Unfortunately, the heartbreak didn’t stop there. The doctors and nurses had told Coach Ella’s parents not one, not two, but three times that she didn’t make it. Coach Ella was, unfortunately, at death’s door multiple times. It’s terrifying to consider that she was only 27 years old and had been put through so much for her age. Her hysterectomy caused more complications, such as hernias which needed even more surgeries to repair. In addition to everything Coach Ella endured, her navel was removed completely leaving her with a scar from hip to hip, resembling she had been cut in half. Because of the tissue and nerve damage in her stomach, she can no longer feel anything in her abdomen.
THERE IS HOPE
Age, ethnic origin, obesity, and family history can all increase the likelihood of fibroids. Fibroids are a condition that impact not only all women, but particularly those of African American descent as about 80 to 90% of black women are diagnosed with fibroids and they tend to develop fibroids at a younger age.
Fibroid development can often be influenced by your genes. Coach Ella was aware that fibroids ran on both sides of her family. Coach Ella’s cousin had fibroids and had opted for a hysterectomy, but her family didn’t have an open conversation about her experience. Her cousin was never able to have kids and any discussion about it was taboo. “What goes on in my house, stays in my house. It was one of those types of things,” Coach Ella recalled. Despite fibroids being one of the most common reproductive conditions in the world, there’s a large social stigma due to a lack of conversation. Women are not properly educated about their bodies, which leads to women feeling as if they can’t ask questions freely. Even Coach Ella says, “I didn’t start talking about [my fibroids] until I got older.”
Coach Ella shares, “It’s so important to have a conversation, to break generational curses, and to have a safe place for young women to have a conversation. It’s okay. I went through what you’re going through. You don’t have to feel bad about having a heavy cycle.”
Fibroids are not something that is one size fits all; they can be symptomatic, or non-symptomatic, painful, or painless. It materializes in each body in a different way, which is why it’s important to speak up about experiences with symptoms and treatment. Coach Ella shares, “It’s okay. Let’s make other women aware you can have children; you can have a life after this. It’s so important to have these conversations.” USA Fibroid Centers has created an easy way to share your stories, ask your questions, and read about other women having similar experiences with having fibroids. Learning from other fibroid survivors can help spread awareness as well as attention to the fibroid epidemic impacting women today.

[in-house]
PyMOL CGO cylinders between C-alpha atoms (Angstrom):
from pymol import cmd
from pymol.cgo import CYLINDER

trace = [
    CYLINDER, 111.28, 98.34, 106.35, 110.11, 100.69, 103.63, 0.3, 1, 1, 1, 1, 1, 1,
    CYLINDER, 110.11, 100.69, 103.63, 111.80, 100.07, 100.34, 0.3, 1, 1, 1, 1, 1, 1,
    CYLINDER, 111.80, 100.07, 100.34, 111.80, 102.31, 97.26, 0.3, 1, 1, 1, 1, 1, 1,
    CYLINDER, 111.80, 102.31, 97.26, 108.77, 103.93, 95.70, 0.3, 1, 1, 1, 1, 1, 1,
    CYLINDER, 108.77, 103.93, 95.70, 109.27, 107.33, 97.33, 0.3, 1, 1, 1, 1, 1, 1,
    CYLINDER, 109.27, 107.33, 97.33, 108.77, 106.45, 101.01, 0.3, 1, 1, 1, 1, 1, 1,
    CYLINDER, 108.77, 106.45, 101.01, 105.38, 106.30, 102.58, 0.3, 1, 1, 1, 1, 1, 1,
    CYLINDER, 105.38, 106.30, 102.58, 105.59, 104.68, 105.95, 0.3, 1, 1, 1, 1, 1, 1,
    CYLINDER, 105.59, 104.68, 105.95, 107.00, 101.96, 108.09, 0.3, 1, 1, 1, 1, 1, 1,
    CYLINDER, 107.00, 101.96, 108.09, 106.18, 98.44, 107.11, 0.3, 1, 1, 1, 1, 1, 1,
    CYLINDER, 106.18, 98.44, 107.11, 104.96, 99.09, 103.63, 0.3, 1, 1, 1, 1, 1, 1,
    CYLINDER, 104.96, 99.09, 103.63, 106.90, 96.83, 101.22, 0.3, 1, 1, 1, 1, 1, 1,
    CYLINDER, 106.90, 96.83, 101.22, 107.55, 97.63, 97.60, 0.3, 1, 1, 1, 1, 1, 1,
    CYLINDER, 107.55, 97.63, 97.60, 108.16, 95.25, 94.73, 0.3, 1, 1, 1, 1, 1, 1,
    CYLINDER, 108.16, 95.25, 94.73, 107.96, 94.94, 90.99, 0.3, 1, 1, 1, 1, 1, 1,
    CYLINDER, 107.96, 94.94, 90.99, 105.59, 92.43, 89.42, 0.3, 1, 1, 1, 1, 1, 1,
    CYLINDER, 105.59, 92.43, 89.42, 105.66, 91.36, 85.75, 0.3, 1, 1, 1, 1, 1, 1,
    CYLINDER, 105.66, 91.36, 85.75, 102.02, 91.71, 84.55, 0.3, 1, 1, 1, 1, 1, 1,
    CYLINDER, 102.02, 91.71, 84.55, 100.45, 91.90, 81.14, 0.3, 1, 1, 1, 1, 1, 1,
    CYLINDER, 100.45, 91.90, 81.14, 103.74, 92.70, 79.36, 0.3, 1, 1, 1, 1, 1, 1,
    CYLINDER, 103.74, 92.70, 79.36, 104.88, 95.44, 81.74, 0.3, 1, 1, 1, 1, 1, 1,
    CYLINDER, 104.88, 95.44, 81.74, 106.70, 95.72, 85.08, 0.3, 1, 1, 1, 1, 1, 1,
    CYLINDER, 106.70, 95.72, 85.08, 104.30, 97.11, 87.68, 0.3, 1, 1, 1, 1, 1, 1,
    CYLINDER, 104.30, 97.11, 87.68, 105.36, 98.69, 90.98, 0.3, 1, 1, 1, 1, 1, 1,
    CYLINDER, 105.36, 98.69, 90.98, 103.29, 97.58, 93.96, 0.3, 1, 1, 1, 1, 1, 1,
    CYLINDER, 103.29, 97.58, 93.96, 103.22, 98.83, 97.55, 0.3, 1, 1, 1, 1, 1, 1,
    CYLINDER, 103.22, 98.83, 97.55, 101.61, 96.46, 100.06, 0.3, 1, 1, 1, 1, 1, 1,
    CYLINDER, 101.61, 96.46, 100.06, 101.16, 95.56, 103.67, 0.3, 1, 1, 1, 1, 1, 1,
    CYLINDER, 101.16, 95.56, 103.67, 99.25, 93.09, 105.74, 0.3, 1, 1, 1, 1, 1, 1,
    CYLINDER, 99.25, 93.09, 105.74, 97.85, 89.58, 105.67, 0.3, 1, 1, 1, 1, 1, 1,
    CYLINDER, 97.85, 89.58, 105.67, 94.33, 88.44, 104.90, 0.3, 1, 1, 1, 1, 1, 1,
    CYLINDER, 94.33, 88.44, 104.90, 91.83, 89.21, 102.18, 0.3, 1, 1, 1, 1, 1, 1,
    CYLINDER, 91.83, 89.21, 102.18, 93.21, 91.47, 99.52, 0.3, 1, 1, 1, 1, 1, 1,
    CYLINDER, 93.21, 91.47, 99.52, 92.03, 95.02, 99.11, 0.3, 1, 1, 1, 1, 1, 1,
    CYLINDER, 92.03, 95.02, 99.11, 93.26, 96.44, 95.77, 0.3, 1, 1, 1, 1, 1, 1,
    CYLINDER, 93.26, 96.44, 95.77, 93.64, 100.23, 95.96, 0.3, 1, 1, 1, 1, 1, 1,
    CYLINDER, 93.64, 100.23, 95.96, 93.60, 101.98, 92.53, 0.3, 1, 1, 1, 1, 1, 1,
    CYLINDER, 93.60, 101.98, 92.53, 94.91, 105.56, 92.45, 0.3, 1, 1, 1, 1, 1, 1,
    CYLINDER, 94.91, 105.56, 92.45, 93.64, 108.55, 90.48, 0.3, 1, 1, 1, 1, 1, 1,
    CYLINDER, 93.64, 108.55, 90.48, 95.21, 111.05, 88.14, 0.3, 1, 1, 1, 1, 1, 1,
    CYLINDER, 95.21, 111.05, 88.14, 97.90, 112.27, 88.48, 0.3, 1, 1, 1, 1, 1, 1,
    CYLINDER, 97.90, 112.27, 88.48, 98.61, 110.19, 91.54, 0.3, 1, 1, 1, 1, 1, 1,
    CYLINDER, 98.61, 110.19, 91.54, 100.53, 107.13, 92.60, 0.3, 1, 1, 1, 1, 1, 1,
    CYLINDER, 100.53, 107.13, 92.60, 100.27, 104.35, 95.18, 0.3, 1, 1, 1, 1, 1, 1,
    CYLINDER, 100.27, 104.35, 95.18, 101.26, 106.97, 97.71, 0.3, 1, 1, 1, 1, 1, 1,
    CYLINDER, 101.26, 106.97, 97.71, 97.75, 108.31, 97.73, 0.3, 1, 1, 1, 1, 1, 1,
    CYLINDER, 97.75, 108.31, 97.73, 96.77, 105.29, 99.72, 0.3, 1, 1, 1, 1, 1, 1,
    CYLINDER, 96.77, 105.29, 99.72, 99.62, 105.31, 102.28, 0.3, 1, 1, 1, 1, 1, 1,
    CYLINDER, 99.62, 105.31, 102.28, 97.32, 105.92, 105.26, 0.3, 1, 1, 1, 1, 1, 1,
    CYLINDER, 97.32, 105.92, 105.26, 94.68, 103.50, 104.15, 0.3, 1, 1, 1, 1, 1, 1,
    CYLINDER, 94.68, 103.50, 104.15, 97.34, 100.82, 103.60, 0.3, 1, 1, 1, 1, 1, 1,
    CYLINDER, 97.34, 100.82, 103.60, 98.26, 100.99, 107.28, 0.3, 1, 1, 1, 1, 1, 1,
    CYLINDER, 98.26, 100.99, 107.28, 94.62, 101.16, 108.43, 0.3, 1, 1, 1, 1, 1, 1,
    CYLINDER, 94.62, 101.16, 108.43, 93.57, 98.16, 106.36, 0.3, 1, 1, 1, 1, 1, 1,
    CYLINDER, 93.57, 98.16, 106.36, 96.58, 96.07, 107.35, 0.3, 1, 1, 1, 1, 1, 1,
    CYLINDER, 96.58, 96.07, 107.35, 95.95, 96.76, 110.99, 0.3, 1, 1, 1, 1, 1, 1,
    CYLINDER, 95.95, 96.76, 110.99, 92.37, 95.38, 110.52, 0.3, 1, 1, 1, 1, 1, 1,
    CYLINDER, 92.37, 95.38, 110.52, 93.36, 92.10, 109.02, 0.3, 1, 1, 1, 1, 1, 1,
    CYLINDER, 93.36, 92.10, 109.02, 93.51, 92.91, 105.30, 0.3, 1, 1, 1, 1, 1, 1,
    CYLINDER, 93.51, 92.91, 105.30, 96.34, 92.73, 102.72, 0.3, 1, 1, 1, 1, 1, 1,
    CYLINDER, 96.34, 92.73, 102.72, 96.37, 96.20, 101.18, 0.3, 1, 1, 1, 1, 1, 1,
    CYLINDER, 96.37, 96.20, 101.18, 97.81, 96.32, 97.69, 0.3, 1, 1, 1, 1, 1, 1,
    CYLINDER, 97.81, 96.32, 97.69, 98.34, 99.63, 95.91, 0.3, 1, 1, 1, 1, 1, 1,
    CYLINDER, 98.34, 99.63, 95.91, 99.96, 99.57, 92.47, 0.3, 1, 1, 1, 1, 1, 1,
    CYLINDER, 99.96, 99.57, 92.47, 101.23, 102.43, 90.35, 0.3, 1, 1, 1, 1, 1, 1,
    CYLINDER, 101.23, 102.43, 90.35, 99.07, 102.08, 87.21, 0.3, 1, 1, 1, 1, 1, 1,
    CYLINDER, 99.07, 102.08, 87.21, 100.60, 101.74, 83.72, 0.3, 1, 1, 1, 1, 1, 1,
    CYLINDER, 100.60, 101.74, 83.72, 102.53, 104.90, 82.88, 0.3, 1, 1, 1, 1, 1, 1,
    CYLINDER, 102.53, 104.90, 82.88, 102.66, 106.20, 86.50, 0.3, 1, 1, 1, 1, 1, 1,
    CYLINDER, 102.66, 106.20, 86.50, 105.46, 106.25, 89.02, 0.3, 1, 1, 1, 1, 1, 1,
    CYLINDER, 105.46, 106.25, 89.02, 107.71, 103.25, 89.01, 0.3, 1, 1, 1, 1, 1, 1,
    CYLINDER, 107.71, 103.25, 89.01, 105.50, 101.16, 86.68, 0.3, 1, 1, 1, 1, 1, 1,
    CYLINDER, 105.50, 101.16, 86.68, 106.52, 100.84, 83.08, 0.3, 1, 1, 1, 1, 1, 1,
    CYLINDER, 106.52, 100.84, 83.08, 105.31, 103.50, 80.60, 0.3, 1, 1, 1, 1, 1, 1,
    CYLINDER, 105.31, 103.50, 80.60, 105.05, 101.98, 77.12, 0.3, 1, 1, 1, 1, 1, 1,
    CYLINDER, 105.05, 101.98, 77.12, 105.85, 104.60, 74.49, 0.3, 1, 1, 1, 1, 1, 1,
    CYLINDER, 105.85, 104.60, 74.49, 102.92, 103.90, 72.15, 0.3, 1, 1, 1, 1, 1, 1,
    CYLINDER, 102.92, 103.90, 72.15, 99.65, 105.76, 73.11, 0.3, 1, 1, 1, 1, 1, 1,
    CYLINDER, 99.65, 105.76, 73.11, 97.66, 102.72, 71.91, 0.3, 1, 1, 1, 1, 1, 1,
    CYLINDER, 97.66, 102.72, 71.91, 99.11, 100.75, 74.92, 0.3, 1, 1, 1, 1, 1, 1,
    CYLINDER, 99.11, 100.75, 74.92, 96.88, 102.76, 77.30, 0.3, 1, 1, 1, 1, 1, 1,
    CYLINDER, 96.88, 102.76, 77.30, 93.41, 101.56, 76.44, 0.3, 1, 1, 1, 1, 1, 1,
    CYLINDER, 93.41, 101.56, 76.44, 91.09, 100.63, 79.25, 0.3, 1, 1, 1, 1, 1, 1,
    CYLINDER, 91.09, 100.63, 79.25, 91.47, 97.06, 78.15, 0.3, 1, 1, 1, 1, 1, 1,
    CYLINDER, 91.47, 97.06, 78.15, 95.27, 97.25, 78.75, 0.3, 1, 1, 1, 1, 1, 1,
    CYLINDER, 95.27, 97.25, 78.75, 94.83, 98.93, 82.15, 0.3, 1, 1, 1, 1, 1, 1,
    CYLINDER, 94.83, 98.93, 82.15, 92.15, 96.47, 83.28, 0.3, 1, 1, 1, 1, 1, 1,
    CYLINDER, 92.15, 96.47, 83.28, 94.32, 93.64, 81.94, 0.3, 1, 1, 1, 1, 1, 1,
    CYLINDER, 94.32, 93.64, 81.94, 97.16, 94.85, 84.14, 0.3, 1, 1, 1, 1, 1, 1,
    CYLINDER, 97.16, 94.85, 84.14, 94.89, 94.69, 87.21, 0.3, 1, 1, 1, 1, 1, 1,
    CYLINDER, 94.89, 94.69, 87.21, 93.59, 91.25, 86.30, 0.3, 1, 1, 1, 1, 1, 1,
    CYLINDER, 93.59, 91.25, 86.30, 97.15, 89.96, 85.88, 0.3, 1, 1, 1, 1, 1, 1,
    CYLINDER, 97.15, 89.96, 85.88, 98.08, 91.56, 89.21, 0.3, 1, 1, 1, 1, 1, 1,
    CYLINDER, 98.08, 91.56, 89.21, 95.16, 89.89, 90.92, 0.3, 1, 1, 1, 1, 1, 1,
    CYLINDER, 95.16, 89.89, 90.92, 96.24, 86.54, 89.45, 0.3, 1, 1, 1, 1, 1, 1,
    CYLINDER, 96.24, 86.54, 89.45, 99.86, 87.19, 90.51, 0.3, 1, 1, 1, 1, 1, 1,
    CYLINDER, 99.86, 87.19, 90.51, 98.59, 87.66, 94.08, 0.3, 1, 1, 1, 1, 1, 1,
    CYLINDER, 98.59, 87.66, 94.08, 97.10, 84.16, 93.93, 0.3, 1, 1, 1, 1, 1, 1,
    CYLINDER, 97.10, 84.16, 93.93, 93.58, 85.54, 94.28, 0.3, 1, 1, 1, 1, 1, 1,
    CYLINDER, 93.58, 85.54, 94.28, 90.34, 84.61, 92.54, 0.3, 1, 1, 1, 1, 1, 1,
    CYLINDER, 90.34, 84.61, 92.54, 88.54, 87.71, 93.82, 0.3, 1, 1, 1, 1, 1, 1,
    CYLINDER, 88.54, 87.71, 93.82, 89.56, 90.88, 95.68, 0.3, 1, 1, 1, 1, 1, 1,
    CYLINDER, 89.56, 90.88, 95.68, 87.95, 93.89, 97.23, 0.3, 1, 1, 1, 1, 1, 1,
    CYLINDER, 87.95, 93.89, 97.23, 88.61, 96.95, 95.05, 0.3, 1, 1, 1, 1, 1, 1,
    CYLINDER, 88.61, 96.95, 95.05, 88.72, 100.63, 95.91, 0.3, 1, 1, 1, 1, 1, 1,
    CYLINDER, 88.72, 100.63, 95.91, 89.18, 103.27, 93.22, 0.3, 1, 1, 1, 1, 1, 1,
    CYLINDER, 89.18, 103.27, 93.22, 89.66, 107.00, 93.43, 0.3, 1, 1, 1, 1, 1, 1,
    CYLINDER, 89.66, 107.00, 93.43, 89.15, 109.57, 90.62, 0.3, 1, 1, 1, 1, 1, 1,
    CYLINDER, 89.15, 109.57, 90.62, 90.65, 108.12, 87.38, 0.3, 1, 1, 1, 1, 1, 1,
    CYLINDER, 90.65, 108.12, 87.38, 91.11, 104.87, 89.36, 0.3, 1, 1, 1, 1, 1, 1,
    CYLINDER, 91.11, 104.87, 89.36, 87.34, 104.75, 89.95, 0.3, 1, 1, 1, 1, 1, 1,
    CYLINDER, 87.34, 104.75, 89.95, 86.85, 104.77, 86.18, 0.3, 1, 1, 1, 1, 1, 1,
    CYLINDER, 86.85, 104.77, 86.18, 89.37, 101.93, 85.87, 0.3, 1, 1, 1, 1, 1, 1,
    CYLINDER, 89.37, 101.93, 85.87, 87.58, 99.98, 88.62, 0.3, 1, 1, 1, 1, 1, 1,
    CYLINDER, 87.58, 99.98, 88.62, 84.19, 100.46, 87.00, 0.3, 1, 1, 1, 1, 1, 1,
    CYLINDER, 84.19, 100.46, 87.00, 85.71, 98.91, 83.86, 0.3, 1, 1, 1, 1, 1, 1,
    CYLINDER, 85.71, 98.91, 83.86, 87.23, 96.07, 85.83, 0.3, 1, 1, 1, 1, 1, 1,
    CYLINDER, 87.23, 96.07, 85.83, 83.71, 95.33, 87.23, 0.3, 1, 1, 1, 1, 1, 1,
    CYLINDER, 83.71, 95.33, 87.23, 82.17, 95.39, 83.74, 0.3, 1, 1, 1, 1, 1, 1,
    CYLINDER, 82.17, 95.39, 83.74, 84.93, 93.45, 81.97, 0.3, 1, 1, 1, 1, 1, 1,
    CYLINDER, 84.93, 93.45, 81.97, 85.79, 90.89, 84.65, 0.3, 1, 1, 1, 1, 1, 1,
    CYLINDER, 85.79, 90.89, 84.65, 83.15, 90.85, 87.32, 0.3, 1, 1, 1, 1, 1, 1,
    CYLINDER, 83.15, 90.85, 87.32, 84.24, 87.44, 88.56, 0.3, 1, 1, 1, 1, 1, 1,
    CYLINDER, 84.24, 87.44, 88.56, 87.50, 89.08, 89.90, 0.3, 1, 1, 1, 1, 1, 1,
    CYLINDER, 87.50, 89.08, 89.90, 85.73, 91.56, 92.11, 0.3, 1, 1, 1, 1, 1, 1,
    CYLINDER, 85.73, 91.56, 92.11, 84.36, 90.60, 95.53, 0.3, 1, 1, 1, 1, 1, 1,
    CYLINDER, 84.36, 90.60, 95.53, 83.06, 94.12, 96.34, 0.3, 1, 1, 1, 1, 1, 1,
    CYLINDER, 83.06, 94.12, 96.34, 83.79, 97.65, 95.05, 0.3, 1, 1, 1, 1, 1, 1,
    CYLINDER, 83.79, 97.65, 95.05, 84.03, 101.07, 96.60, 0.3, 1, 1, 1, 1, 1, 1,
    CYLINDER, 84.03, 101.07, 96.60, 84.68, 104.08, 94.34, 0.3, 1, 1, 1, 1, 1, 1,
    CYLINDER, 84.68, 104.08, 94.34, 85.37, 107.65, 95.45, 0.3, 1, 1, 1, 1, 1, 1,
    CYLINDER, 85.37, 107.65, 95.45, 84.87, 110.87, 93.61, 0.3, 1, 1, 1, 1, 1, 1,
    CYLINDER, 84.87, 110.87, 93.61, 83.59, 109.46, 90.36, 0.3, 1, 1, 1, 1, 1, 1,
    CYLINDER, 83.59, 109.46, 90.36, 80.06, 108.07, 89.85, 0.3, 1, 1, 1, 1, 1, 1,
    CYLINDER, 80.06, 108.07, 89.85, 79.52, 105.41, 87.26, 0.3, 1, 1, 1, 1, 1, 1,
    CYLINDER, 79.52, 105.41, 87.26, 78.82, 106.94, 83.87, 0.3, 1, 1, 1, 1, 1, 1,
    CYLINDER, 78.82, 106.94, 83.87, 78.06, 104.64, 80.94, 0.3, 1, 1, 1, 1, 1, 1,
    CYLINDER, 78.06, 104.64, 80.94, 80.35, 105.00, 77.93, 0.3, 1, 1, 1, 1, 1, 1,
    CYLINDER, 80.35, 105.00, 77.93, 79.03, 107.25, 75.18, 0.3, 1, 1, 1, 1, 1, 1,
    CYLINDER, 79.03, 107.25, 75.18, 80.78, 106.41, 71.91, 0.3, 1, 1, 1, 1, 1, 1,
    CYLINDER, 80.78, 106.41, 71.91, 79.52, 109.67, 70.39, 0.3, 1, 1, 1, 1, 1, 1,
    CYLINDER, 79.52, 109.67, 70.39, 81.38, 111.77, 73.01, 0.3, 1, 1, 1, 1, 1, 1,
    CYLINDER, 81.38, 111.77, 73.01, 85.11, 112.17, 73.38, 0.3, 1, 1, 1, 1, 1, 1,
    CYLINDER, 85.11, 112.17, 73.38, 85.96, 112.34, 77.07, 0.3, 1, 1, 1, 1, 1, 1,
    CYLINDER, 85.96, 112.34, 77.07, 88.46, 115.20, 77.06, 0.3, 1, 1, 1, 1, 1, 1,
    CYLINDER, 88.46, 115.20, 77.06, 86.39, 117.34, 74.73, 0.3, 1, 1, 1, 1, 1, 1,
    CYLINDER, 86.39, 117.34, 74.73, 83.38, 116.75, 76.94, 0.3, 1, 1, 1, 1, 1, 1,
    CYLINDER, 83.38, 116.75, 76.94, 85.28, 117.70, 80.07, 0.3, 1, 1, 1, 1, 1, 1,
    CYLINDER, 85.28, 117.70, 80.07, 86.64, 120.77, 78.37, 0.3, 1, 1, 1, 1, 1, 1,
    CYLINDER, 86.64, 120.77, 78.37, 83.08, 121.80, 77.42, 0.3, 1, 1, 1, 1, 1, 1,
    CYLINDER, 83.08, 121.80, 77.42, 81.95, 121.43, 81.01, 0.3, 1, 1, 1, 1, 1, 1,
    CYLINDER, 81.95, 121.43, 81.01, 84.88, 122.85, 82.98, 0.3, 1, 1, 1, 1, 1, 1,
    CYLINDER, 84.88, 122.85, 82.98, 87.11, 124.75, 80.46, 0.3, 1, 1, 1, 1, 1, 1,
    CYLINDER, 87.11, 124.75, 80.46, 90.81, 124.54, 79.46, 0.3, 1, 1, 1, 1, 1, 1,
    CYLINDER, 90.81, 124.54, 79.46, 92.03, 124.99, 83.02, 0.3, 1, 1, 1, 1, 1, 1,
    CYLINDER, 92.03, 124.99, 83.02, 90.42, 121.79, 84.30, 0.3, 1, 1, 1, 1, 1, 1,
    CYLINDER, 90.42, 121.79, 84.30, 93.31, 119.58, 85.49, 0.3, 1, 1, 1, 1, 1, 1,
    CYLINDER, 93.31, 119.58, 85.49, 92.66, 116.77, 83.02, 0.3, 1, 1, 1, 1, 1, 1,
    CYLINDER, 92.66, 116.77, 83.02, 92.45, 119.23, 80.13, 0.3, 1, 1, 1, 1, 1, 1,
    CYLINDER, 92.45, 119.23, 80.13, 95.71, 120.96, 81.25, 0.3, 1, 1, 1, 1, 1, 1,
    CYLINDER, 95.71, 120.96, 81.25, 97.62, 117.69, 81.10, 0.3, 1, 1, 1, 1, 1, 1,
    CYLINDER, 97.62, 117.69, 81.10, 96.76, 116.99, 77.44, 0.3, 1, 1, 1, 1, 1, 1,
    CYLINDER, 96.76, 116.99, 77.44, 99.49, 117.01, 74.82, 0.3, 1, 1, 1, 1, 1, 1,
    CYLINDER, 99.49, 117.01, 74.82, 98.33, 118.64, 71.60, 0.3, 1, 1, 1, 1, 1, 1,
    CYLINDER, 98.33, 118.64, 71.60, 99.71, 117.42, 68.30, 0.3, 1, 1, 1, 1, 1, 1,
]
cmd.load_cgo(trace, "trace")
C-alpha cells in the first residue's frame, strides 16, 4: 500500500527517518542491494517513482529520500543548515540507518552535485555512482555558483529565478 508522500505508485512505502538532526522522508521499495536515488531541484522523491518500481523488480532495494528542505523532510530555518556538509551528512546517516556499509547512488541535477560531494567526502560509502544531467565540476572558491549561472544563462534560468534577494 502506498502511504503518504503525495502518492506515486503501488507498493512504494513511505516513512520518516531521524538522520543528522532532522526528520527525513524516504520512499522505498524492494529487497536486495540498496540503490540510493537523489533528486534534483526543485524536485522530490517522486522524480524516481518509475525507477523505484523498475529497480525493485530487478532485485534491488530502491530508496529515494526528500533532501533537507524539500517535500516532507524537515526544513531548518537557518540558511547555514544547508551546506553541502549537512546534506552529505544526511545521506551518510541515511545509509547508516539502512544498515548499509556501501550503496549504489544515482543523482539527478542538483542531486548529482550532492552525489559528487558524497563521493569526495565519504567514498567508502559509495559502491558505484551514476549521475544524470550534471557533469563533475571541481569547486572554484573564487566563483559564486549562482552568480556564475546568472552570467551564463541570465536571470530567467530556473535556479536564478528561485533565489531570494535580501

Coach Ella has some simple advice for women, “Check in. See if you have fibroids because I don’t want anyone to go through what I did. It was tough, both physically and mentally.” Not only was the physical pain hard, but the monthly visits to the doctors and hospitals took a mental toll on Coach Ella. Despite what she went through, she has a few last words of encouragement to anyone concerned about fibroids: “There is hope, we are fibroid fighters, and we will win this together.”
Everything Coach Ella endured was due to a botched hysterectomy and the early diagnosis of fibroids. The fact is that 44% of women diagnosed with fibroids are only given surgical options, and 62% of women have never even heard of minimally invasive treatments like UFE. This is an effective fibroid treatment that allows women to live without the pain and discomfort of fibroid symptoms, giving women the freedom to recover at home and avoid surgery risks. When women are educated about their options, they can choose the treatment path that fits their individual needs.
CONTACT USA FIBROID CENTERS
As Coach Ella states time and time again, it’s okay. There are other solutions to fibroids, and USA Fibroid Centers has lots of resources to help you. Take the symptom quiz if you think you have fibroids, and contact us with any questions you may have about your symptoms. Contact one of our experienced fibroid specialists if you want more information about fibroid treatment; we provide both in-office and virtual consultations, so schedule one online today.
- Bergquist, A. (2020, August 18). 7 Things to Know About Living with Fibroids. Health & Wellness Topics, Health Tips & Disease Prevention. https://healthblog.uofmhealth.org/womens-health/7-things-to-know-about-living-fibroids.
- Eisinger, S. (2019, April). Uterine fibroids. Office on Women’s Health. https://www.womenshealth.gov/a-z-topics/uterine-fibroids#:~:text=Why%20should%20women%20know%20about,their%2040s%20and%20early%2050s.